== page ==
Computer memory molecular style, memristors, maths puzzle answer and a “20 questions” activity
Remember remember the 24th of December – as that’s the day to hang out your Christmas stocking! That’s the picture for today’s door on the CS4FN Christmas Computing Advent Calendar and I’ve made the somewhat stretched link between a stocking as a store for your presents and computer memory as a store for all your data.
If your own memory needs a prod you can find a list of our previous posts at the end of this one.
by Charlie Tizzrd, QMUL. This article was originally published on the CS4FN website.
What happens when computers need so much memory that they start to test the laws of physics? Charlie Tizzard investigates.
A new way to store data in individual molecules might put some life back into an old law of computing. Back in 1965, the founder of Intel, Gordon Moore, noticed that computer chips doubled their performance about every 18 months. Not only was he right in 1965, he kept on being right. Ten, twenty, even thirty years later, chip power still doubled every 18 months. This observation was so strong that it began to seem like a law of nature. It was named “Moore’s law” after Gordon Moore himself.
But some experts believe that Moore’s law is beginning to waver. As electronics continue to get smaller and smaller they are pushing the law to the limit. Electronics are now so small that even the laws of physics are even getting in the way. An esteemed physicist, Michio Kaku, said that “we already see a slowing down of Moore’s law. Computing power simply cannot maintain its rapid exponential rise using standard silicon technology.”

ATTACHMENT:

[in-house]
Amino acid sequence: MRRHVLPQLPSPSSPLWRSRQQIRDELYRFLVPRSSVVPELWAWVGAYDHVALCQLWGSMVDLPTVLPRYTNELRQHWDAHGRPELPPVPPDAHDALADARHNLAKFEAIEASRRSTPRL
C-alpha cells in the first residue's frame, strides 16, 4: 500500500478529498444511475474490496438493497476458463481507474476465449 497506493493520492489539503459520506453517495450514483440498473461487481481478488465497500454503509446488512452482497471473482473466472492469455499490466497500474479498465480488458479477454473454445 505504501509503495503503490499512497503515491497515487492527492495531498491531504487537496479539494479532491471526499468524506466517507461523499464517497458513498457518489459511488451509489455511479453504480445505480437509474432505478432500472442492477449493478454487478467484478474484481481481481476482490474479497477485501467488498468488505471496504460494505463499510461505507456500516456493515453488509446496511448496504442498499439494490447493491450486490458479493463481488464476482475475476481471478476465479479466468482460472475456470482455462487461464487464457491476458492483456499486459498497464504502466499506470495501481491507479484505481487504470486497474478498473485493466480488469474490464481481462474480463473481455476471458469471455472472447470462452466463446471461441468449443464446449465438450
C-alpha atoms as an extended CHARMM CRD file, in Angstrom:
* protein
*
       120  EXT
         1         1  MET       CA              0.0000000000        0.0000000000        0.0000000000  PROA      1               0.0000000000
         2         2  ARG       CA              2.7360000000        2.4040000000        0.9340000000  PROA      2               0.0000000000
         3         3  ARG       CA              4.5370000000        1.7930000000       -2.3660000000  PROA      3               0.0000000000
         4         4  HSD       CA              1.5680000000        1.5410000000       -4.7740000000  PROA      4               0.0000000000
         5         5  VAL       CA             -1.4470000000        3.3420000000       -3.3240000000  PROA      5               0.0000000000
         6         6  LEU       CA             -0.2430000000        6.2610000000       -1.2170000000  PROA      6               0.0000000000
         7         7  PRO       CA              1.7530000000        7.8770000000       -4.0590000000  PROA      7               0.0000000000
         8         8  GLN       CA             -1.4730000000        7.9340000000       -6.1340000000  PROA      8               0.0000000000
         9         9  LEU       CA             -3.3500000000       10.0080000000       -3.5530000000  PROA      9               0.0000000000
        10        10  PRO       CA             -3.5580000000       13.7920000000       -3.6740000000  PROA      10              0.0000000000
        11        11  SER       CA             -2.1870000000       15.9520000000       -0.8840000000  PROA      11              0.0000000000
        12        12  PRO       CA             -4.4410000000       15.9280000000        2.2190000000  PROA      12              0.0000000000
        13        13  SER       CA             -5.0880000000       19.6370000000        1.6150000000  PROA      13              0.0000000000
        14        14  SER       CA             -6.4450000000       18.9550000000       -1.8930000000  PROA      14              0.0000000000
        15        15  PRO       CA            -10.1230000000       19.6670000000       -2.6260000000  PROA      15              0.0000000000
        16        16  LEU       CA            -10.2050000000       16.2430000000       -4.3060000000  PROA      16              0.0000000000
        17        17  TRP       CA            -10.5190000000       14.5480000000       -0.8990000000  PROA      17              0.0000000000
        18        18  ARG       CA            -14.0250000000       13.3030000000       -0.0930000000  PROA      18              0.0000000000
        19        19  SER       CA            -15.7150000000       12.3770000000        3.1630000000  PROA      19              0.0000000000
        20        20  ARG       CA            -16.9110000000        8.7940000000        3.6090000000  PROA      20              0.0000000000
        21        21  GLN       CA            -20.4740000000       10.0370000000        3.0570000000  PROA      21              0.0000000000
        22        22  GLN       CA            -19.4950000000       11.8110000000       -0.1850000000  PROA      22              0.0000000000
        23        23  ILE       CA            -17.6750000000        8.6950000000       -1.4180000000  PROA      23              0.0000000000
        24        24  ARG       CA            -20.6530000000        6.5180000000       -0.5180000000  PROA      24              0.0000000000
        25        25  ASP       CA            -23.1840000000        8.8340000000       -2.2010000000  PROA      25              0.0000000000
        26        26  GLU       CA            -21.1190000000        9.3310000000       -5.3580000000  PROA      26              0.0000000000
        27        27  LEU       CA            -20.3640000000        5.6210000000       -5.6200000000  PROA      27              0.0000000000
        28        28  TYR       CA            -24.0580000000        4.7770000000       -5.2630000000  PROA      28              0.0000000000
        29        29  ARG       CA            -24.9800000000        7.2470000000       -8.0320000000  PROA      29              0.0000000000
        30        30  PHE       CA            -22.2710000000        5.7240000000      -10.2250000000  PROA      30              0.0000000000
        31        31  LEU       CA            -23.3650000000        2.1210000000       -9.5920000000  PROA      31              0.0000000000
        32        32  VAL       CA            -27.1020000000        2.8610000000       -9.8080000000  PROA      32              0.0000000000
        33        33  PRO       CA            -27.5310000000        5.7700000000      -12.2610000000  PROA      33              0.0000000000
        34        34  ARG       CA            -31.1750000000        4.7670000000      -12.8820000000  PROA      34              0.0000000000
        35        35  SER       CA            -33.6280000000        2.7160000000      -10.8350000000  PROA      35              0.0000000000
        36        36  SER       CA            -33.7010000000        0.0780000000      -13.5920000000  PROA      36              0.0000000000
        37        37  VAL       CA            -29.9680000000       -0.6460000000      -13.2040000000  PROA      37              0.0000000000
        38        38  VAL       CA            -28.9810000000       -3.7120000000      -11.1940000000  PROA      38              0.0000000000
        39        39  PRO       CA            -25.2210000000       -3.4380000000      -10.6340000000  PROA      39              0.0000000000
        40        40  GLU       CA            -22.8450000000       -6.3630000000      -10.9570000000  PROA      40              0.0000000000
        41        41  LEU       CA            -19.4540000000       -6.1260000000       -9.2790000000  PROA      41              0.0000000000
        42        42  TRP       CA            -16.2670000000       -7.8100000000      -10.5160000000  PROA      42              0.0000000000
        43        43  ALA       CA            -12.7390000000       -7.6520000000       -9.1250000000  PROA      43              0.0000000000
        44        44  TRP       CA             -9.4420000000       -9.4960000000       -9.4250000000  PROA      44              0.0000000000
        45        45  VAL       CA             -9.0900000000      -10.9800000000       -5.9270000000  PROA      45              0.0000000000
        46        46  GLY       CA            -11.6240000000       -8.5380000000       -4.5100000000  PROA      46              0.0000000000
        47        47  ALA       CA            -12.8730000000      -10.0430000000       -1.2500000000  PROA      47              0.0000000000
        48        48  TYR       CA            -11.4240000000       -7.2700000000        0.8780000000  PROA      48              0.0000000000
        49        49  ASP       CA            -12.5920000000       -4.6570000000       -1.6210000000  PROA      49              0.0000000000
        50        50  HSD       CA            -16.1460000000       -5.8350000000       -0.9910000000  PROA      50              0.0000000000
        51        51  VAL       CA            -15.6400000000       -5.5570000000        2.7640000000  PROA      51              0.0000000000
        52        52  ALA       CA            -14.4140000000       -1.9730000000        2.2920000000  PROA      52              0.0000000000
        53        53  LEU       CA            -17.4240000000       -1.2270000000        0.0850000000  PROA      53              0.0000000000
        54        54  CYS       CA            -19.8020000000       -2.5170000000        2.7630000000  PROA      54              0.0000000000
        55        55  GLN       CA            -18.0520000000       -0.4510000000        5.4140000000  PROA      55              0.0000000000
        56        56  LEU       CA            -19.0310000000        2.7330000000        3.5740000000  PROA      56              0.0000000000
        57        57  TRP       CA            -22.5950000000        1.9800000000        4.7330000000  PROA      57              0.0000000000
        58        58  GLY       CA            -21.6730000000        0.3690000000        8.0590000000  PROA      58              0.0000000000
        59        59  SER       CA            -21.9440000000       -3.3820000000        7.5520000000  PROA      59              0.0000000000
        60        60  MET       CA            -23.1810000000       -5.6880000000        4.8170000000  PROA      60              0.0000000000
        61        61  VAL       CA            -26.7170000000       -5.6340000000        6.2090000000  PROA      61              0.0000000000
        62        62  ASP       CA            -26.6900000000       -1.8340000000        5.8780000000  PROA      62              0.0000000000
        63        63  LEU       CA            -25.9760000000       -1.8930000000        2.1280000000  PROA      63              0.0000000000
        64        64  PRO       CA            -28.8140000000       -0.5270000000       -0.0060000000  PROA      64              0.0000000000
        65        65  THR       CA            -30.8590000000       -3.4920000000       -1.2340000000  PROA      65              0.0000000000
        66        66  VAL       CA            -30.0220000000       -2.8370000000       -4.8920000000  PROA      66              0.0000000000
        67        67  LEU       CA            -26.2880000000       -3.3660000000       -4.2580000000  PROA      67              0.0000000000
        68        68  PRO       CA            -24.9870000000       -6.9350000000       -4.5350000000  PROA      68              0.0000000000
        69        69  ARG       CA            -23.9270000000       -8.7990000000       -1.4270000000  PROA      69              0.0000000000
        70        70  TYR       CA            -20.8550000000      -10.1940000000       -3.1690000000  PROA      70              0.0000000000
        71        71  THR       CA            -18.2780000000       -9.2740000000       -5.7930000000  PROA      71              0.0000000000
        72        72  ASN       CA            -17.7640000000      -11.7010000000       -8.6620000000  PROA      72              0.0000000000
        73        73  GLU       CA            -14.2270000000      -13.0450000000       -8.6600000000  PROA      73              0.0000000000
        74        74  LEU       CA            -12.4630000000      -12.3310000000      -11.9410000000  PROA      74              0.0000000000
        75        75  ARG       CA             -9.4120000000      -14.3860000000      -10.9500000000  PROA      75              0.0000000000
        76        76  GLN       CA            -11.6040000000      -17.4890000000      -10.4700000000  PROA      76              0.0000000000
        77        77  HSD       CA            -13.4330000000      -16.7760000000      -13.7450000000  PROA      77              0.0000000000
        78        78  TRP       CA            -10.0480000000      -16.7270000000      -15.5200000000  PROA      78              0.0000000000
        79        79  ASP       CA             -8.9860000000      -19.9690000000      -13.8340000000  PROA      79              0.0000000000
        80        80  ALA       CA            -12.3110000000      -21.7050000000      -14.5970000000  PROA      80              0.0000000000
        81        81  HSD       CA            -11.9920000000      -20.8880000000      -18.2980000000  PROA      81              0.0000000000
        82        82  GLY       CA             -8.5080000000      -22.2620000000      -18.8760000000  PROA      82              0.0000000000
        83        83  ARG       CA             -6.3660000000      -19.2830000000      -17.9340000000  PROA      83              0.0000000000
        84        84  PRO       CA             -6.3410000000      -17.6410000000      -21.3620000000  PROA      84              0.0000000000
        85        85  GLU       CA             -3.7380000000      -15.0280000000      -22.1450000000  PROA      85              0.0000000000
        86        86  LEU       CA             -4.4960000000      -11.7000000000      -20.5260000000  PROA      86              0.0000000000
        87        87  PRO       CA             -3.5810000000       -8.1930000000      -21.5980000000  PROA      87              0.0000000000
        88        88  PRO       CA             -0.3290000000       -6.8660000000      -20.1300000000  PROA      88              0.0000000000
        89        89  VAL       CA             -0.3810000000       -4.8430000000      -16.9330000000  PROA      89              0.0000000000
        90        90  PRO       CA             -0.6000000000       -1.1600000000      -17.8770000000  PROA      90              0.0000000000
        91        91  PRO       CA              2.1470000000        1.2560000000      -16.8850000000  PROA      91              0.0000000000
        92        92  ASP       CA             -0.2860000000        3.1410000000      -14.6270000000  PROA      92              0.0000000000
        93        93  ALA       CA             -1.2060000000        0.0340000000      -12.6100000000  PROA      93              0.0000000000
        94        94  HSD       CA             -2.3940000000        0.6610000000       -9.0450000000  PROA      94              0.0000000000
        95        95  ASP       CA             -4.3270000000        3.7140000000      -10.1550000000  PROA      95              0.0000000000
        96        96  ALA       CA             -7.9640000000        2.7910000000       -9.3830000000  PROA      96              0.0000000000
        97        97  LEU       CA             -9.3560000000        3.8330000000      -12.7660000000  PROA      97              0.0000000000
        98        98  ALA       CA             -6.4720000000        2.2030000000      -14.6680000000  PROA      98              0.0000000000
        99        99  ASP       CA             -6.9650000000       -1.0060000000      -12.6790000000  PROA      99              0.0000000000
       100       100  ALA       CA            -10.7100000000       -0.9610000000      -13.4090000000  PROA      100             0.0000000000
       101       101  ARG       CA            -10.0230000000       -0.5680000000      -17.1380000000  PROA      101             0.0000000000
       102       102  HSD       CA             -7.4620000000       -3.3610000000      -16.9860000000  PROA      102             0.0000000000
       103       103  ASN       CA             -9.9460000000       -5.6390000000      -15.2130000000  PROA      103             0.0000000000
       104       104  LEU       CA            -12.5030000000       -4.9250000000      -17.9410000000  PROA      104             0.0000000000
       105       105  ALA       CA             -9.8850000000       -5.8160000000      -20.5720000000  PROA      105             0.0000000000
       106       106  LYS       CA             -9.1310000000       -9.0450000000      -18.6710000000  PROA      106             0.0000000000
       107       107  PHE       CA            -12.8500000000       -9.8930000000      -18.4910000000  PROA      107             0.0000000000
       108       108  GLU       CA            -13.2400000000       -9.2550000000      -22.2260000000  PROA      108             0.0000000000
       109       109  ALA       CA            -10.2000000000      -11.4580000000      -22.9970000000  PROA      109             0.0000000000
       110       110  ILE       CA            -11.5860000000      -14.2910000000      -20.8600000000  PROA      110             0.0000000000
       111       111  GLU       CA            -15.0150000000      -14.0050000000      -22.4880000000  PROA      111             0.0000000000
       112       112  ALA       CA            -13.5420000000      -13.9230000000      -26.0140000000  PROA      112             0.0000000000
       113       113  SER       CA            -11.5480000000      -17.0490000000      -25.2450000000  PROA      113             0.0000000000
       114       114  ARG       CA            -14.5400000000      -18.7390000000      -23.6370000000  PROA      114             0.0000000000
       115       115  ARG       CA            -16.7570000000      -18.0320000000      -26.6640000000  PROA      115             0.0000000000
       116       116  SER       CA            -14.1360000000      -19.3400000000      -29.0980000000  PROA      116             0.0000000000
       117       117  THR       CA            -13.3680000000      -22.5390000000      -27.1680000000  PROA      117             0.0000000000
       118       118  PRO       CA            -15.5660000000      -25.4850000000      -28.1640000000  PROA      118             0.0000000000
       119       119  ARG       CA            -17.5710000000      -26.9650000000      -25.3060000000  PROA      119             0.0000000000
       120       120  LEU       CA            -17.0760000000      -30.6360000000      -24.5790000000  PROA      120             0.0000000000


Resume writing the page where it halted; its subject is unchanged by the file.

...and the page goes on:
What to do?
Unless we move away from silicon-based storage in computing, we will run into some serious issues in the near future. Fortunately, scientists and engineers are experimenting with alternative ways of storing data. One way is to use molecules whose atoms can be shifted around within them. Storing data is all about making physical changes to something. That means you can put information in molecules by representing it as different atomic states. Best of all, those states can be changed and read by the same technology we have today: changes to the amount of electricity the molecules conduct.
Our only problem is that this idea works great inside a lab setting, but it can be difficult in the real world. First of all, molecular storage needs to be mass produced, but so far it’s specialised equipment built only in labs. Not only that, but up until now the molecules had to be kept at almost absolute zero (that’s -273°C) in order to work. But now an international team of researchers at MIT led by Jagadeesh Moodera have pioneered a new technique that allows the molecules to be kept at roughly the freezing point of water. In physics that’s practically room temperature.
Even more importantly, the molecules, which previously had to be sandwiched between two electrical conductors, only require one conductor in the MIT setup. That will make mass manufacturing a lot simpler and cheaper for companies. “This is only the tip of tip of the iceberg” says Moodera, so don’t be surprised if you are using chemicals for storing your photos in the future!
Do you remember the birth of the memristor?
by Paul Curzon, QMUL. This article was originally published on the CS4FN website.
Electronics! It’s all been done long ago, hasn’t it? Resistors, transistors, capacitors, and inductors: all invented. See. Done it, filled in the worksheet, nothing else to discover…but did you miss the birth of the memristor?